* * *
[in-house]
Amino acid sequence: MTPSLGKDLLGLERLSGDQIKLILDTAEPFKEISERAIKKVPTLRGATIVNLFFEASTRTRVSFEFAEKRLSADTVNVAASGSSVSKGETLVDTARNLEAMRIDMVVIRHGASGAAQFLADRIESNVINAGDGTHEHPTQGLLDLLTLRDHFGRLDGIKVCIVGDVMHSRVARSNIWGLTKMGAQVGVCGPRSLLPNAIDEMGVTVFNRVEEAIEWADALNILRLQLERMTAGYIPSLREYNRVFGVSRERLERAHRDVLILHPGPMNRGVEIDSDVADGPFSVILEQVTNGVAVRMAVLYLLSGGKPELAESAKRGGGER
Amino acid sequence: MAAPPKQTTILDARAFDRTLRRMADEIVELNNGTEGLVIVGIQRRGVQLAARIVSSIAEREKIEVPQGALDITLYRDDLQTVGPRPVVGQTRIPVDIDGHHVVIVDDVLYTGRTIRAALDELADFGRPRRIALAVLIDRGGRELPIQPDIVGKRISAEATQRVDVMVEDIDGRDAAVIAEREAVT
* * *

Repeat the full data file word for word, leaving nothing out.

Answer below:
[in-house]
Amino acid sequence: MTPSLGKDLLGLERLSGDQIKLILDTAEPFKEISERAIKKVPTLRGATIVNLFFEASTRTRVSFEFAEKRLSADTVNVAASGSSVSKGETLVDTARNLEAMRIDMVVIRHGASGAAQFLADRIESNVINAGDGTHEHPTQGLLDLLTLRDHFGRLDGIKVCIVGDVMHSRVARSNIWGLTKMGAQVGVCGPRSLLPNAIDEMGVTVFNRVEEAIEWADALNILRLQLERMTAGYIPSLREYNRVFGVSRERLERAHRDVLILHPGPMNRGVEIDSDVADGPFSVILEQVTNGVAVRMAVLYLLSGGKPELAESAKRGGGER
Amino acid sequence: MAAPPKQTTILDARAFDRTLRRMADEIVELNNGTEGLVIVGIQRRGVQLAARIVSSIAEREKIEVPQGALDITLYRDDLQTVGPRPVVGQTRIPVDIDGHHVVIVDDVLYTGRTIRAALDELADFGRPRRIALAVLIDRGGRELPIQPDIVGKRISAEATQRVDVMVEDIDGRDAAVIAEREAVT